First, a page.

Martin Luther King's niece offers a child's-eye tribute to her famous uncle, whom she remembers as warm and loving, a man with a loud voice who enjoyed a good laugh. The author was not yet four when King was assassinated but tells her first-person story in a slightly older voice. Velasquez's paintings match that, showing a pigtailed girl of five or six, as well as King in a variety of settings: speaking, preaching and leading marchers, visiting her family and at home with his own. The emphasis is on King's love for his extended family as well as his country and its people. The intended audience may find the chronology confusing, with appealing stories of early-childhood encounters coming before the telegram congratulating her mother on her birth. But the image of King sleeping on the couch with shoes on will stick with them, humanizing a man who has become an icon. This unusual perspective and the dramatic art make this a worthwhile addition to the ever-growing MLK collection. (Informational picture book. 4-7)Copyright Kirkus 2010 Kirkus/BPI Communications.All rights reserved.
In her first book for children, Watkins offers an affectionate tribute to King (known to his family as "Uncle M.L."), emphasizing his love of family and laughter. While she notes his accomplishments as orator and civil rights activist, her focus is on personal memories of her uncle, who was killed before the author turned four. The reminiscences are anecdotal: Watkins recalls that King would divert his attention from the congregants who were waiting to greet him after he preached to give her "a kiss and a great big hug!" And on one visit to her home, "he was so tired, he fell asleep on our living room couch--with his shoes on! Can you imagine?" More memorable than the theatrical and repetitive narrative are the realistic paintings Velasquez (My Friend Maya Loves to Dance) offers of King, who is shown at work and with his immediate family. In an artist's note, Velasquez explains that he intentionally portrayed Watkins as older than she actually was during King's lifetime; the scenes of uncle and niece together poignantly reveal the bond between them. Ages 4-8. (Sept.)[Page ]. Copyright 2010 Reed Business Information.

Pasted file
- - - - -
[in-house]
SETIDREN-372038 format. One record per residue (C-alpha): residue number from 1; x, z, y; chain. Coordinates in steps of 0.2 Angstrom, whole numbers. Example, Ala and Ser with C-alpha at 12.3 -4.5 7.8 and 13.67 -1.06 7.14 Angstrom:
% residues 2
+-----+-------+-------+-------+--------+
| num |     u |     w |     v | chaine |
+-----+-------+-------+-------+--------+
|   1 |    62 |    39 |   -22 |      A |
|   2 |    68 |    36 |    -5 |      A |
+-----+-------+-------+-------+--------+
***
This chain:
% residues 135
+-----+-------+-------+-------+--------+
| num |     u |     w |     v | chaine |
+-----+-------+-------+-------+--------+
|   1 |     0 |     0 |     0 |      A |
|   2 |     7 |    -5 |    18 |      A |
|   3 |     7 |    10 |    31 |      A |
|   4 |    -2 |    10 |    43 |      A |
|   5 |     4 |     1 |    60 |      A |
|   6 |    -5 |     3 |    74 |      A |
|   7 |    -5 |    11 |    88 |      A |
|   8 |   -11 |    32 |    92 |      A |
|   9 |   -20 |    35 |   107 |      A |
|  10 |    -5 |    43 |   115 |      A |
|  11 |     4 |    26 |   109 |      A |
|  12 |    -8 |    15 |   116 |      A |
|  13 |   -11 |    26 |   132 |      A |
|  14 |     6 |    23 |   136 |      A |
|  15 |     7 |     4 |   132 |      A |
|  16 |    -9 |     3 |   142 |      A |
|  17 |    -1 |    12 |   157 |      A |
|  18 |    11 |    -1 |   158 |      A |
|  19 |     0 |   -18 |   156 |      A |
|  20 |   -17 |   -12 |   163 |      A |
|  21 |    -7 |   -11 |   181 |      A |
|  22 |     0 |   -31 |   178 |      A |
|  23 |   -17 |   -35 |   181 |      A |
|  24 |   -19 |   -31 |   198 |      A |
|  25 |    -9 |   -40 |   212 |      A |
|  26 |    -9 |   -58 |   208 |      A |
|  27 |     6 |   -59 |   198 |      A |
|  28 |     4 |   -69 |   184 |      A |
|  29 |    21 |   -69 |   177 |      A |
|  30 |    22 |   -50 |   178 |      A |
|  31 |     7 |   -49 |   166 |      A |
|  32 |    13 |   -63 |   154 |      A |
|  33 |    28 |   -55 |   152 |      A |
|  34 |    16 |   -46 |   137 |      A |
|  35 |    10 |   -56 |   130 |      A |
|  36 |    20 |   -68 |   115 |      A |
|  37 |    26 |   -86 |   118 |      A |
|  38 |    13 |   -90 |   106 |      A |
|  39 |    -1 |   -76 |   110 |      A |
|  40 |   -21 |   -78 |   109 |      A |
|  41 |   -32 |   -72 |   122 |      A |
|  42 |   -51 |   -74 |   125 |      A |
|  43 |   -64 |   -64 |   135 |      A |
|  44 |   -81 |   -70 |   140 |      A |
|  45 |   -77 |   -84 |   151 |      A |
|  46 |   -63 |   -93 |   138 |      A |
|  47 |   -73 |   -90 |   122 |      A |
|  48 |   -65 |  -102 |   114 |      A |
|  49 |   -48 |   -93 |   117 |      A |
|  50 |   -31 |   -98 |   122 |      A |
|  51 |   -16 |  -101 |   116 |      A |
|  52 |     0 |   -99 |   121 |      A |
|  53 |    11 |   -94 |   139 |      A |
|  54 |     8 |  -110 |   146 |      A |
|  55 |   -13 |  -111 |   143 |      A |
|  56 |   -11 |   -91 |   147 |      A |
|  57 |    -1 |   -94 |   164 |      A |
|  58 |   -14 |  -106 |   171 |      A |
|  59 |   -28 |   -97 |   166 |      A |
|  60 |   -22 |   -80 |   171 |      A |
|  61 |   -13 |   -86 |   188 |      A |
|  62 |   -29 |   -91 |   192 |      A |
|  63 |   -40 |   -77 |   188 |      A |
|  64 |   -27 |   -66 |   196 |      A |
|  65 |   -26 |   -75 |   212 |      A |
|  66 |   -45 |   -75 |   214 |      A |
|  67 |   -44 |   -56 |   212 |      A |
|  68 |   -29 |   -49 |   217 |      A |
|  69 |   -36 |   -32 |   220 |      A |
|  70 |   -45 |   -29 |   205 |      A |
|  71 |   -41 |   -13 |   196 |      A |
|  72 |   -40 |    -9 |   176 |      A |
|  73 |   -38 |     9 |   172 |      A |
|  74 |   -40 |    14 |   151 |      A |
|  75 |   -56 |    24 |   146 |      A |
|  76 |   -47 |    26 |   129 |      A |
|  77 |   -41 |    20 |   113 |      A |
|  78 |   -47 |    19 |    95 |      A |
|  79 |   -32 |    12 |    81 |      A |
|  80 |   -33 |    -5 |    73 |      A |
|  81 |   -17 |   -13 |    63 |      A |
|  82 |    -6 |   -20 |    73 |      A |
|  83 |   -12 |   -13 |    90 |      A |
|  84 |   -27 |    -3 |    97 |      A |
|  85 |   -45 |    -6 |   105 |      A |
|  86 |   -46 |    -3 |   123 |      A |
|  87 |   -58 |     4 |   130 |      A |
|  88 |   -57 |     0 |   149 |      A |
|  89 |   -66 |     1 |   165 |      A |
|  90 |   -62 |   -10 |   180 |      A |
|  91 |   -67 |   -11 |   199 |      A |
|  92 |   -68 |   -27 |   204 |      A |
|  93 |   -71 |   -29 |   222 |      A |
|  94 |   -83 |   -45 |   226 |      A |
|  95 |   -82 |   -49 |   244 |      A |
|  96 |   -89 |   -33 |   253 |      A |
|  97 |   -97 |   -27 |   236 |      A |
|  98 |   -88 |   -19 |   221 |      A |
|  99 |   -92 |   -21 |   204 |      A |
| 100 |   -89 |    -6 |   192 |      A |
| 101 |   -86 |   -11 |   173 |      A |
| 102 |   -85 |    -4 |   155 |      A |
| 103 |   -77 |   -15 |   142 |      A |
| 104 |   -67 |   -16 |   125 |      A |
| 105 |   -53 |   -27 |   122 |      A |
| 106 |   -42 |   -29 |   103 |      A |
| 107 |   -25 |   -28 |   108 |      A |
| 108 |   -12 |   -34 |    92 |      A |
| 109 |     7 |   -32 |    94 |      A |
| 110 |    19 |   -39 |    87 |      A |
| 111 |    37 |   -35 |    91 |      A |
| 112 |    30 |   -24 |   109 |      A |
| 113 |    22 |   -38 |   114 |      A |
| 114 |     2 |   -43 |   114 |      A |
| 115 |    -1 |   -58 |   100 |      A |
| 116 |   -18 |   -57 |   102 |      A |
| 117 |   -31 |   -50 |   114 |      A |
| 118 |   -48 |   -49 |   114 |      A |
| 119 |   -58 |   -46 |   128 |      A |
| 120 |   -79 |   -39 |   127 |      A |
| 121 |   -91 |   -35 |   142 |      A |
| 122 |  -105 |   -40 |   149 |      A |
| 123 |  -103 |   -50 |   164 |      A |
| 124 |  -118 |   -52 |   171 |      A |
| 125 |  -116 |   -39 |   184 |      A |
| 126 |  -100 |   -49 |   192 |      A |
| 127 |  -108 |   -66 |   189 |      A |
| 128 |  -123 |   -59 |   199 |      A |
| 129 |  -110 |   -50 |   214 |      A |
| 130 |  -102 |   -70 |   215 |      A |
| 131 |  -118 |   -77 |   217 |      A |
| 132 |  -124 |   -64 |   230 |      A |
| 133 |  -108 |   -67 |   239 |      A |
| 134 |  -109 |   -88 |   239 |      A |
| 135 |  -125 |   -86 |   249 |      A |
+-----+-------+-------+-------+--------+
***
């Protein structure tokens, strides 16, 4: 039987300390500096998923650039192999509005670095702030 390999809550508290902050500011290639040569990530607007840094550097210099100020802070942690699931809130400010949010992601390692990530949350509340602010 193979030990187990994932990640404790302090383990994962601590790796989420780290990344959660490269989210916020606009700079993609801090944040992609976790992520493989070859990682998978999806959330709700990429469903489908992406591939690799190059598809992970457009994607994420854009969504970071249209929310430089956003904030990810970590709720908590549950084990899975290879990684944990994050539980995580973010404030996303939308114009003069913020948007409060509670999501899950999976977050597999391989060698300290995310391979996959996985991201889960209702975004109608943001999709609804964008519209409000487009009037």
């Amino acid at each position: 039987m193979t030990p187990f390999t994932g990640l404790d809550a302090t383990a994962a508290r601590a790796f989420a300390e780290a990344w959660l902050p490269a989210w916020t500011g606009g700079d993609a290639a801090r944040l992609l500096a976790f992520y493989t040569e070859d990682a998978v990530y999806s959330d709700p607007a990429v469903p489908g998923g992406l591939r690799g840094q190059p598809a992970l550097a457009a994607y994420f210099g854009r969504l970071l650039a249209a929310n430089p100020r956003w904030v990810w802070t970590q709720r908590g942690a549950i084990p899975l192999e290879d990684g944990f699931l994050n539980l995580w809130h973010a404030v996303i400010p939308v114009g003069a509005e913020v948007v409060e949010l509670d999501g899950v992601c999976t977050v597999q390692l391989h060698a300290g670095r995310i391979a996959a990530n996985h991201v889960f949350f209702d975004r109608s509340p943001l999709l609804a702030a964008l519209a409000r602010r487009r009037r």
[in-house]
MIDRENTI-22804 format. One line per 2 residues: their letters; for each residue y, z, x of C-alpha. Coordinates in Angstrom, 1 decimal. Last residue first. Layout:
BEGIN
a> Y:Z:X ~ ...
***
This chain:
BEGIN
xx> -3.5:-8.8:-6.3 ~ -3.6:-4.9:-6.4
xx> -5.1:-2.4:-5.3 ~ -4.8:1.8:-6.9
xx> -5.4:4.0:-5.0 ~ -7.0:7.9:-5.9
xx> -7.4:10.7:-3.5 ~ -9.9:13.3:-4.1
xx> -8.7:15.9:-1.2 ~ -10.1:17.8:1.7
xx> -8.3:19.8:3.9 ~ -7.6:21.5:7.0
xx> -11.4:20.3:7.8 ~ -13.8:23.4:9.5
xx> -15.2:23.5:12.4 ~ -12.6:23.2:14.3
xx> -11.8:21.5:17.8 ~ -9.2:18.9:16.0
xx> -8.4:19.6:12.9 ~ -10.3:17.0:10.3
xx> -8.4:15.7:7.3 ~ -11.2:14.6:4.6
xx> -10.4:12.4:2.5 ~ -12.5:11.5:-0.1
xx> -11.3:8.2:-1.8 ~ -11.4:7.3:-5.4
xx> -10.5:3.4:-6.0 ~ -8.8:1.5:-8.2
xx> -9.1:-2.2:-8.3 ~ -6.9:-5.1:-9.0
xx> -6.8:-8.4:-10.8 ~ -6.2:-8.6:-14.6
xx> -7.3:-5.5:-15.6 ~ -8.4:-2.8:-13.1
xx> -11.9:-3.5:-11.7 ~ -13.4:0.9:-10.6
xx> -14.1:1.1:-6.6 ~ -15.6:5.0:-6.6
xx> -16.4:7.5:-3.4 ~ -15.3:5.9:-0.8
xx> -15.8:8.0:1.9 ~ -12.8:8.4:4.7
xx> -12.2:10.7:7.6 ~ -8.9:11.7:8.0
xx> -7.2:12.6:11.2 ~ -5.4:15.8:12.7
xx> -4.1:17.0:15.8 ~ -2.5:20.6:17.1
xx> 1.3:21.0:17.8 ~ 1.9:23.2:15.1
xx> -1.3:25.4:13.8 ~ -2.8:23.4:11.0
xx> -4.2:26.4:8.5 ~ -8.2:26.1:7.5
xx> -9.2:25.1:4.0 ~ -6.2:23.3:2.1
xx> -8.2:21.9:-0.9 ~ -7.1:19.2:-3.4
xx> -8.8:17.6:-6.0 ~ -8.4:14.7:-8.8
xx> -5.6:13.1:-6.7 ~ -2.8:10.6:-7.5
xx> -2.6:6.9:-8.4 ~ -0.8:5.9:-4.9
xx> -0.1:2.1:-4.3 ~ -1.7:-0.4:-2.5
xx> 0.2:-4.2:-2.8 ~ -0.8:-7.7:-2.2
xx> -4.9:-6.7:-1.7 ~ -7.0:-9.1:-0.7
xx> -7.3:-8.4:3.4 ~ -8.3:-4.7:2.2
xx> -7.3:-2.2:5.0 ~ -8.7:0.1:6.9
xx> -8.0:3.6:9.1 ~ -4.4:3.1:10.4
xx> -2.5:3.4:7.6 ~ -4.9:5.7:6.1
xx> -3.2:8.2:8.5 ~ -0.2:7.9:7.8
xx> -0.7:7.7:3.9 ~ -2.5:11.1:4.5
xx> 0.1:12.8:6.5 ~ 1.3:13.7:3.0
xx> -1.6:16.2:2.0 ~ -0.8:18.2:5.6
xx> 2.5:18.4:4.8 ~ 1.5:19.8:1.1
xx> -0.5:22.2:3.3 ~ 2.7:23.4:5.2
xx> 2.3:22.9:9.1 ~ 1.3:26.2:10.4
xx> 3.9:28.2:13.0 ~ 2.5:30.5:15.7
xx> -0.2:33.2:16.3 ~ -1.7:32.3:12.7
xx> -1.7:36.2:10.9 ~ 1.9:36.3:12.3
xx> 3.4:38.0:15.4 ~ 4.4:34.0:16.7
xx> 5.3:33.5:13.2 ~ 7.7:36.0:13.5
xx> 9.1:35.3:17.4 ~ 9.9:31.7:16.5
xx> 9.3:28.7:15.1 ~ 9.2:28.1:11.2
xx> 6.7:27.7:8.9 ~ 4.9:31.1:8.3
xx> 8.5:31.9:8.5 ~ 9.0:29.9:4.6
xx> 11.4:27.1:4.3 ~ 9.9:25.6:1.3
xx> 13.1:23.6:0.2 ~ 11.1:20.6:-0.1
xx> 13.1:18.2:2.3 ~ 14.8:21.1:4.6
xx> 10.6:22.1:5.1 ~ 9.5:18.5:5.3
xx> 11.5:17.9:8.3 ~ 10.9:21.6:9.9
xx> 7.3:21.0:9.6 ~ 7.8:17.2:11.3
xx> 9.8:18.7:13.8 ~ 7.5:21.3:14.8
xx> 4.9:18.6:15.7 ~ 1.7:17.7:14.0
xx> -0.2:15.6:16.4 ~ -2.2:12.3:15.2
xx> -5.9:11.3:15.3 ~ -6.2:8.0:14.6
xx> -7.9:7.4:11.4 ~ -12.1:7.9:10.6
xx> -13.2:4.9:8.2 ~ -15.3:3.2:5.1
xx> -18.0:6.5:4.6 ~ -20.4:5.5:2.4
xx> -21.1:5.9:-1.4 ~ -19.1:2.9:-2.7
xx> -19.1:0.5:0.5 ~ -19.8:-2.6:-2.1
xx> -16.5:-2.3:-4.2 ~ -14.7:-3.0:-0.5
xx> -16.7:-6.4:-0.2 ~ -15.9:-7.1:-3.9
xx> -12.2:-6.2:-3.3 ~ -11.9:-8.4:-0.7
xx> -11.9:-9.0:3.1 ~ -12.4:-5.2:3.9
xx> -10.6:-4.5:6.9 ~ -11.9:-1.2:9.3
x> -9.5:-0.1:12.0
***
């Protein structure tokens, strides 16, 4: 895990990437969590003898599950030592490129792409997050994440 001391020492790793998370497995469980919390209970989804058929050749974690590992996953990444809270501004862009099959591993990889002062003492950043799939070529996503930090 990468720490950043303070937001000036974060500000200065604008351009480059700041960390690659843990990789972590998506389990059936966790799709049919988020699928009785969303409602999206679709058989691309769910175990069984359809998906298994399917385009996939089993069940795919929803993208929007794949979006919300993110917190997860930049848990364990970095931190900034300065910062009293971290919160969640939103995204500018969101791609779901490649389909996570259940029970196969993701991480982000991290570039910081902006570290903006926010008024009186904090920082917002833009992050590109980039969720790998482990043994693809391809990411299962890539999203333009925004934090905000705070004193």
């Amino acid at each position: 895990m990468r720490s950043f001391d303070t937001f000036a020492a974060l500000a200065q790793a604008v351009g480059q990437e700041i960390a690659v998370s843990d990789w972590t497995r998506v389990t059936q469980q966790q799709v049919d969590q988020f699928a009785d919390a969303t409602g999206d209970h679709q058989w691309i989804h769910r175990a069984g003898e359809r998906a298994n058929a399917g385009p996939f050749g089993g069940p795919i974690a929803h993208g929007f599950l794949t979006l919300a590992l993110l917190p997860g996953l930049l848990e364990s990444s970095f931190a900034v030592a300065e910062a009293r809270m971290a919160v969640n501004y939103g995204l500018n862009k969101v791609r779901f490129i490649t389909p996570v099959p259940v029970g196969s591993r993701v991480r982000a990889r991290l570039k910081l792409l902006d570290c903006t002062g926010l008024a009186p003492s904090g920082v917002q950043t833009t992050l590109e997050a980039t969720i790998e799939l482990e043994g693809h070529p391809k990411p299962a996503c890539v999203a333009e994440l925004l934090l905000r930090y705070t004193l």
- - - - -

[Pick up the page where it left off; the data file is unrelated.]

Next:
K-Gr 3--A niece recalls the times she spent as a young girl with her famous uncle. "He was a great civil rights leader and an American hero….His name was the Reverend Dr. Martin Luther King, Jr. But to me, it was Uncle Martin. Actually, it was Uncle M.L." Watkins briefly mentions some of the famous events associated with King during the civil-rights era, such as protest marches and speeches, but the focus is on the special relationship the child shared with a favorite uncle and the details she remembers, such as his humor and laughter. An apt example is an illustration in which the author races down the aisle after services at Ebenezer and into the outstretched arms of her uncle. Realistic and warm paintings fill each page. Combine this memoir with Christine King Farris's My Brother Martin (S & S, 2003) and March on! The Day My Brother Martin Changed The World (Scholastic, 2008). These books written by close relatives give young children a valuable and more personal insight into the man's family life and times.--Mary N. Oluonye, Shaker Heights Public Library, OH[Page 104]. (c) Copyright 2010. Library Journals LLC, a wholly owned subsidiary of Media Source, Inc. No redistribution permitted.